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Home / Cities / Free WiFi hotspots off to welcome start in Delhi, but a few niggles remain

Free WiFi hotspots off to welcome start in Delhi, but a few niggles remain

The free WiFi scheme was one of the key poll promises made by the Aam Aadmi Party (AAP) in the run up to the 2015 Assembly polls, which the party won with a thumping majority later.

cities Updated: Dec 21, 2019 07:16 IST
Abhishek Dey and Ashish Mishra
Abhishek Dey and Ashish Mishra
Hindustan Times, New Delhi
New Delhi, India: August 14 , 2018 Testing WiFi at Connaught Place , New Delhi, India on August 14 , 2018.(Photo by Gokul V.Shine/Hindustan Times)
New Delhi, India: August 14 , 2018 Testing WiFi at Connaught Place , New Delhi, India on August 14 , 2018.(Photo by Gokul V.Shine/Hindustan Times)(Gokul V. Shine/HT photo for representation)

A day after Delhi chief minister Arvind Kejriwal rolled out the long-awaited free internet WiFi scheme, scores of people trudged to the 109 functional hotspot zones of the city on Friday. Most such residents tried connecting their phones to the WiFi system more out of curiosity than need.

The free WiFi scheme was one of the key poll promises made by the Aam Aadmi Party (AAP) in the run up to the 2015 Assembly polls, which the party won with a thumping majority later.

On Friday, several users of the service appreciated the move as a step towards Delhi becoming a smart city. Some, however, questioned the scheme’s advantage at a time when smartphone penetration is high and almost every person has access to affordable and cheap mobile internet data.

“This is something new. I had heard about such services in airports and some railway stations. But never before at a bus stop,” said Jaydev Gupta, a chartered accountancy aspirant, who often boards a bus from ITO, one of the spots where the free WIFi zone was inaugurated. On Friday, Gupta used the services for a while.

Several users, however, complained about the service taking a long time to connect. But senior government officials said that could be because of too many users trying to get connected to a particular hotspot at the same time.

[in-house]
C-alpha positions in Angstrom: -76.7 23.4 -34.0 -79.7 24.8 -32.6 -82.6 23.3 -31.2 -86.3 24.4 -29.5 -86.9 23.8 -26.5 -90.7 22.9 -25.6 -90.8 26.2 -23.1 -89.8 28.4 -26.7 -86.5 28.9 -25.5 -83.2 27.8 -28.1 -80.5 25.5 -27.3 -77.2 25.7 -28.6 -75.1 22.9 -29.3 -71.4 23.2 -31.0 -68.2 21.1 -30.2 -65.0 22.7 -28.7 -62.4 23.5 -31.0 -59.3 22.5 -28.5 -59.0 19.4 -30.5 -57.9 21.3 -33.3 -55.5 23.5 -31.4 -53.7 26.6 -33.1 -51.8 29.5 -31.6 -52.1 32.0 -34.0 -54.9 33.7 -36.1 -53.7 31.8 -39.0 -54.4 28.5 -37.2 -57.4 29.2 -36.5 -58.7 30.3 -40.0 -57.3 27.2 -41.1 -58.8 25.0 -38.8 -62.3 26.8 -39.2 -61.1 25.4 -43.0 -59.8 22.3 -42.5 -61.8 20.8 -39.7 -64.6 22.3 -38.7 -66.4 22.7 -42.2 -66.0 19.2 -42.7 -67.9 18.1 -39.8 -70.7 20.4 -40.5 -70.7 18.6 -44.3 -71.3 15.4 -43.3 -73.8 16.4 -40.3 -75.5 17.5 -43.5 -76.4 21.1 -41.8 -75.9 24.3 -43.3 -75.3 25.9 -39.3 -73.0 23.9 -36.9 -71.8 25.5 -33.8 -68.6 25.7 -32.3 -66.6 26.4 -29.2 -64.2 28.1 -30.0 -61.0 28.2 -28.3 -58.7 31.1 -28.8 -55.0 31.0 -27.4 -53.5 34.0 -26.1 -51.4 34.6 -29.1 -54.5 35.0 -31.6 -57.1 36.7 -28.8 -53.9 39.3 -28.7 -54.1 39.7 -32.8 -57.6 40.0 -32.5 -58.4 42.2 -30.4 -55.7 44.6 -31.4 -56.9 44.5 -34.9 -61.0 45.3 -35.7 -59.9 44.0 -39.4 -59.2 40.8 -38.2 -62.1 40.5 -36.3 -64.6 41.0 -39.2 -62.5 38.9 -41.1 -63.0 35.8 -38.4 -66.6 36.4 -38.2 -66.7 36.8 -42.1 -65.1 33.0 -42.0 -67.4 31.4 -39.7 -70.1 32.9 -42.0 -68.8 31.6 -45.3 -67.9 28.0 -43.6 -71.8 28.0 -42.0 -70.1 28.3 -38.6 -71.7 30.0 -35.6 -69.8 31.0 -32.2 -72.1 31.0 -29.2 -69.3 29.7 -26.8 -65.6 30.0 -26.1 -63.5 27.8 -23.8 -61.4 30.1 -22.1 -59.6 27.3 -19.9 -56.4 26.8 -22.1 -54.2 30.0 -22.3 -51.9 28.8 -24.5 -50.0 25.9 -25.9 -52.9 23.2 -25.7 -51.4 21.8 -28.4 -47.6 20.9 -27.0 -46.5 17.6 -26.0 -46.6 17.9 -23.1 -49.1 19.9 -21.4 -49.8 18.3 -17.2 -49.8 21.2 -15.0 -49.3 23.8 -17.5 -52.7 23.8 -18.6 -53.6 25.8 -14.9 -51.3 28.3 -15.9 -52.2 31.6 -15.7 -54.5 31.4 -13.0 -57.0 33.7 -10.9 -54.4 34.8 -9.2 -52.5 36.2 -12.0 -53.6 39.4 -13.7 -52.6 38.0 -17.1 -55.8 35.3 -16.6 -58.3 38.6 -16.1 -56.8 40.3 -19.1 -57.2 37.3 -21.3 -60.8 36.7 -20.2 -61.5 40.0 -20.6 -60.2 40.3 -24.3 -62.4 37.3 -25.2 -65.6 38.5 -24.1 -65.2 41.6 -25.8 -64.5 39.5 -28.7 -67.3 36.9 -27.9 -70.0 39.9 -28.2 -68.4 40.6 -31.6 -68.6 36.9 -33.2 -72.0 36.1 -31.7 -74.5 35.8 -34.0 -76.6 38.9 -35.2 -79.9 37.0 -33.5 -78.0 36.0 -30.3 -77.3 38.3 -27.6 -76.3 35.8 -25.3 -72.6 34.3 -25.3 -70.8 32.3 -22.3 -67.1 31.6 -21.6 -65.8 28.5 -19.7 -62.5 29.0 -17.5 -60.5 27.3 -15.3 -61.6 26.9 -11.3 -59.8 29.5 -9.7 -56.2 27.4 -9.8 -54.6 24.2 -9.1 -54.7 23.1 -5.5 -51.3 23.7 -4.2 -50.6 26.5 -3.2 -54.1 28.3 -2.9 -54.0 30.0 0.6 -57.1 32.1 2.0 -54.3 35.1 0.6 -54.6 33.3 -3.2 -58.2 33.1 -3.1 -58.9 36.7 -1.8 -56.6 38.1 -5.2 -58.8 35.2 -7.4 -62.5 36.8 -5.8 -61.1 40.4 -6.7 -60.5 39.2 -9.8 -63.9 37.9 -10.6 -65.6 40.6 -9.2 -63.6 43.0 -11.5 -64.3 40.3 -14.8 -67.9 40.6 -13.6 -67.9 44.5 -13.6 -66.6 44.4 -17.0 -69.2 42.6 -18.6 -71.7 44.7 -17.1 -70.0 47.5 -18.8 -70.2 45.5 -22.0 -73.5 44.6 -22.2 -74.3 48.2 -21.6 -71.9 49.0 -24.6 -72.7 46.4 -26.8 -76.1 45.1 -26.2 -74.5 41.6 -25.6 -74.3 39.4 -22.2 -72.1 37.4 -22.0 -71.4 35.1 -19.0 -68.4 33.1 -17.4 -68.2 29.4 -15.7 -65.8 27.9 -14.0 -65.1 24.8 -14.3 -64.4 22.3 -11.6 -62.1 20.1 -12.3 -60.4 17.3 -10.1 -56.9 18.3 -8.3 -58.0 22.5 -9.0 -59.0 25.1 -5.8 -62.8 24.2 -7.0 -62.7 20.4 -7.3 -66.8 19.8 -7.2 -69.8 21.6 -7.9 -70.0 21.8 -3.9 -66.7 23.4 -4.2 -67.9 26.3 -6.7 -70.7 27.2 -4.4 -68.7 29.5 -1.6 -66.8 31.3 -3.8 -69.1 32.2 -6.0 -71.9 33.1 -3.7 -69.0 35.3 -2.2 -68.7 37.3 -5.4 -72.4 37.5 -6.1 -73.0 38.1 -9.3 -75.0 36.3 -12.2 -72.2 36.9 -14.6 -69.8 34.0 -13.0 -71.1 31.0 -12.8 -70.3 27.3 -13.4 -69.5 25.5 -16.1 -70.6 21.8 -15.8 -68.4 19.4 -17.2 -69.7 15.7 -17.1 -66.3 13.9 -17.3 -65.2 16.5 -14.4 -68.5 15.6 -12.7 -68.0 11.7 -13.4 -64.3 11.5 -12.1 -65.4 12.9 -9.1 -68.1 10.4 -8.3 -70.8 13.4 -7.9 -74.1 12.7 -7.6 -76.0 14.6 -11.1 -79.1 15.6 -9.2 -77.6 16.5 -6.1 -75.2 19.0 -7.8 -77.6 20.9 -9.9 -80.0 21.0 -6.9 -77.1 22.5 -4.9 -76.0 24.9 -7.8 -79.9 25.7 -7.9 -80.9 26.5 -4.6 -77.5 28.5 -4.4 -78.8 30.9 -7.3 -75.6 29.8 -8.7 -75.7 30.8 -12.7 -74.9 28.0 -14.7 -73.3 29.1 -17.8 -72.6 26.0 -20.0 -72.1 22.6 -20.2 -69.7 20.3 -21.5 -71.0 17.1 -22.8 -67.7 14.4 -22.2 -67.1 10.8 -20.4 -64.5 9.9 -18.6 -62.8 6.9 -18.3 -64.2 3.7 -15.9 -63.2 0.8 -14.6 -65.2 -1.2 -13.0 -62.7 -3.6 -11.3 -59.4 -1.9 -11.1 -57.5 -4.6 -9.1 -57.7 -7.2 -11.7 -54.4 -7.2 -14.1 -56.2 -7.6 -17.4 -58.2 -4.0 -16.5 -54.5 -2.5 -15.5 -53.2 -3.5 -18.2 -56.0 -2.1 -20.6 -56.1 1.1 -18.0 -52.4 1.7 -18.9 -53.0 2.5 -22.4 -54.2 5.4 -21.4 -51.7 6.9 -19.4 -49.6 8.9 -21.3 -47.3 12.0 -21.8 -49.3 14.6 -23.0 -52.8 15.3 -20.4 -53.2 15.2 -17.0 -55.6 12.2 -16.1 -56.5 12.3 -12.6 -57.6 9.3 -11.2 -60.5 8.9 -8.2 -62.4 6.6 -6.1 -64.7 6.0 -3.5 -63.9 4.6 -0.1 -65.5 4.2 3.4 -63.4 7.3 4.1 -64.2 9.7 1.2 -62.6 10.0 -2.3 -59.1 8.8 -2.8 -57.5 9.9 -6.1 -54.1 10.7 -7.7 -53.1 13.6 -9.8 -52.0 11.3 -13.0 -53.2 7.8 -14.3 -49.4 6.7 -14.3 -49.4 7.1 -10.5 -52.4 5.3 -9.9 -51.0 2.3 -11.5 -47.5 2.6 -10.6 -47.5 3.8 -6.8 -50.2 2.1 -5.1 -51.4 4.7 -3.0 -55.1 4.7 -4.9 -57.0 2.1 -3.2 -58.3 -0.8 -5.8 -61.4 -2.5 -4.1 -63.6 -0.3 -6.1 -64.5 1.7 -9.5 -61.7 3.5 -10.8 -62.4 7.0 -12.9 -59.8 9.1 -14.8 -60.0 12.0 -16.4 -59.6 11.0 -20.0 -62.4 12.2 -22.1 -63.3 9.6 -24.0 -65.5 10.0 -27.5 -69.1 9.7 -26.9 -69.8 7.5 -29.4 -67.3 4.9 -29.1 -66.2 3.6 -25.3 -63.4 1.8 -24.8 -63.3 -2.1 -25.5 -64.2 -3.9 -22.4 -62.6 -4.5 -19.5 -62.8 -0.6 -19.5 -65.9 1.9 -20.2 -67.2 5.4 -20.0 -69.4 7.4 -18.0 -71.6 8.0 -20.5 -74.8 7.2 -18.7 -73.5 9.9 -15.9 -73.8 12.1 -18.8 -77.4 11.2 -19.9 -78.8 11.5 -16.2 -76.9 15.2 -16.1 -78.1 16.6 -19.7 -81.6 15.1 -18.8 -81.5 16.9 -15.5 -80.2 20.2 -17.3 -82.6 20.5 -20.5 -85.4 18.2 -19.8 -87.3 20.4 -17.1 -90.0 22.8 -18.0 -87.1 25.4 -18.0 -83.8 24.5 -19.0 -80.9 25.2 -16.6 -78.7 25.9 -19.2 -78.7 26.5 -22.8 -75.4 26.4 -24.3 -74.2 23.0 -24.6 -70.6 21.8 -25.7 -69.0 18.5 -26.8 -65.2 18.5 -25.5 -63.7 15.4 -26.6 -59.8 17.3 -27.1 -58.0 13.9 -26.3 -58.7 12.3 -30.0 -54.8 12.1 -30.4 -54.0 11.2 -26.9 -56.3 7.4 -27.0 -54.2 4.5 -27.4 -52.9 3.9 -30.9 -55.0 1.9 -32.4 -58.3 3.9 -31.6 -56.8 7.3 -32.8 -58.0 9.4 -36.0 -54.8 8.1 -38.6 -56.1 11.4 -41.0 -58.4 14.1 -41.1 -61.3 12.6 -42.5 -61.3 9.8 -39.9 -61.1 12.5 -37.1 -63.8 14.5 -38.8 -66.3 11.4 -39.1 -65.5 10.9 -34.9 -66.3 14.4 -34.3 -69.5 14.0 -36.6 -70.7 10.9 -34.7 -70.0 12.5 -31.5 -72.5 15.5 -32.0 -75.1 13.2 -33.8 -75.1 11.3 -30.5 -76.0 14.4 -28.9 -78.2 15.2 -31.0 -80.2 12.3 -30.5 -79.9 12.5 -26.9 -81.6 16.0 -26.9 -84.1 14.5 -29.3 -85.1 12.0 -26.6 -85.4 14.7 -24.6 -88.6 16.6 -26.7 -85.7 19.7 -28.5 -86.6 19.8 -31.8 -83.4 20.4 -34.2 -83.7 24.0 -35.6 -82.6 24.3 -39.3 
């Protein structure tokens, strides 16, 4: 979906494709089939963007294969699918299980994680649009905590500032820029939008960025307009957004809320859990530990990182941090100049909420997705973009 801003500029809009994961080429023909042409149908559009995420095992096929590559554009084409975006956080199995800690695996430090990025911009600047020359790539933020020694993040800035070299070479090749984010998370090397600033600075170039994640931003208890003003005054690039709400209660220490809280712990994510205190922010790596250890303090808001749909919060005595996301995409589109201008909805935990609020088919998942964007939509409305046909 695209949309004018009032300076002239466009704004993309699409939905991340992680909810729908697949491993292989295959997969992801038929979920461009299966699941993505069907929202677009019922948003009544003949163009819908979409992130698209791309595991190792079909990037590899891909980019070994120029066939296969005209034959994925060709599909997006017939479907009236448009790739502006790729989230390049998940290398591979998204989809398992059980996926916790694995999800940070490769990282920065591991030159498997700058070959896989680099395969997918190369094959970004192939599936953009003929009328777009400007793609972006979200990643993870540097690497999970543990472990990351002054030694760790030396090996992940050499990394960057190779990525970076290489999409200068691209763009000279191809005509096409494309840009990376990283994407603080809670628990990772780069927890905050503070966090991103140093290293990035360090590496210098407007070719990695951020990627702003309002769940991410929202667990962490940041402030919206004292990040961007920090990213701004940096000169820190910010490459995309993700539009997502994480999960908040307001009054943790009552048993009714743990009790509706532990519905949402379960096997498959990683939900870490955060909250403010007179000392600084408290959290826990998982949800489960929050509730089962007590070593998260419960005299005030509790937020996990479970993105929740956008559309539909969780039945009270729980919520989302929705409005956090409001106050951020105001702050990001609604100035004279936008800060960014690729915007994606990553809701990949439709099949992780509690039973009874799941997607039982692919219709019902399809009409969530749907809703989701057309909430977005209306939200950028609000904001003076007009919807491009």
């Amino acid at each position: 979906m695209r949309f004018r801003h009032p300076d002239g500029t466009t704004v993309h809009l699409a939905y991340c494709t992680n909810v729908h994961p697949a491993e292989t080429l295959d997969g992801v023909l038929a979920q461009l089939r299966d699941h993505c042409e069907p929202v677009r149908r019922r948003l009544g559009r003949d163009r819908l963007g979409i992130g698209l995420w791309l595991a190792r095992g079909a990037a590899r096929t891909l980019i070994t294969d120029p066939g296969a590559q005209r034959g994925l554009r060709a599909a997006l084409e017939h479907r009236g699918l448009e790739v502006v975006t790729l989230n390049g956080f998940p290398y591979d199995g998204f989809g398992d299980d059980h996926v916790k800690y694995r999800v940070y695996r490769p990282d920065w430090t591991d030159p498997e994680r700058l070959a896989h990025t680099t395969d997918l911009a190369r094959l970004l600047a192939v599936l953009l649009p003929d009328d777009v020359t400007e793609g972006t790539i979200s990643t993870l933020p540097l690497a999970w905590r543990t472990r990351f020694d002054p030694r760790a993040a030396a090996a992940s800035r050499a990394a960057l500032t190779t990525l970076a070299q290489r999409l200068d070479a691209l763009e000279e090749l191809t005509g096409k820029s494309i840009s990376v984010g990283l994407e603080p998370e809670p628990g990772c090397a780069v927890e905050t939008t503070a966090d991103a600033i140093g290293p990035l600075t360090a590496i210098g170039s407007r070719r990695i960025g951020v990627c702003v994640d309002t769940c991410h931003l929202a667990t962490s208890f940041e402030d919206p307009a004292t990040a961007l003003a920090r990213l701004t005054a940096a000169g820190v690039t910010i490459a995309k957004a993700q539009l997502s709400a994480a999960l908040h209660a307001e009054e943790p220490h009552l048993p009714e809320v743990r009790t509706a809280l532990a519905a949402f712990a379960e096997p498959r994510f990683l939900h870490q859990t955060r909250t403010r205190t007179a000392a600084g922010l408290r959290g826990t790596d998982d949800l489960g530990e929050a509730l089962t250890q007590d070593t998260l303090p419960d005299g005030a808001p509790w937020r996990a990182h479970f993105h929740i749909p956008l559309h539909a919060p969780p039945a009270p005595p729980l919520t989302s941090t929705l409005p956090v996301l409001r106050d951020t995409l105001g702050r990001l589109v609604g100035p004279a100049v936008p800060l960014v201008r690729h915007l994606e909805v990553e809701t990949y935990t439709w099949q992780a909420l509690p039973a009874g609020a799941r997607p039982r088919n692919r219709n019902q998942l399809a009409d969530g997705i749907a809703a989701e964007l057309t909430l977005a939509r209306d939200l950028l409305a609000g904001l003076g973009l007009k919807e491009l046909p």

According to the officials of the Public Works Department (PWD) – the agency which has executed the project – the radius range of each hotspot will be 100 metres. Every user will be given a free data limit of 15 GB per month, with a data consumption limit of 1.5 GB per day. On an average, the maximum speed of the connection of the data will be 200 Mbps, but the estimated speed will be between 100-150 Mbps.

The PWD official said each hotspot will be able to support 150-200 users simultaneously and an app has also been created for this purpose, which will require the users to fill their KYC details and then use the OTPs received to access the hotspot connections.

HT tried accessing the service near the School of Planning and Architecture in Central Delhi and succeeded after walking closer to the WiFi modem – in this case, a bus stop near the income tax office from where Kejriwal had launched the scheme on Thursday.

Most visitors who were spotted trying to avail the free WiFi experience on Friday were young adults who had smartphones with access to mobile internet.

“I don’t understand what difference it will make. People have easy internet access these days on their phones. It probably would have been more useful, especially for students, around five years ago,” said Anantika Mehrotra, a student who was trying to connect to the WiFi near Mandi House roundabout.

Under the project, 11,000 WiFi hotspots would be installed across Delhi and these hotspot connections would support 22 lakh users simultaneously. Out of these 11,000 hotspots, around 4,000 will be installed at bus stops while the remaining will come up at various market places and locations suggested by the Resident Welfare Associations (RWAs) such as parks, colonies. The plan also entails to integrate the CCTV cameras with the WiFi hotspots installed in the city, and the responsibility of the maintenance of the equipment would be with the Delhi government.

The government had set aside a budget of around Rs 98 crore for this project, which was planned in 2015 but could not be executed in four years for a number of factors — which includes technical expertise, lack of bidders on several occasions and bureaucratic hurdles.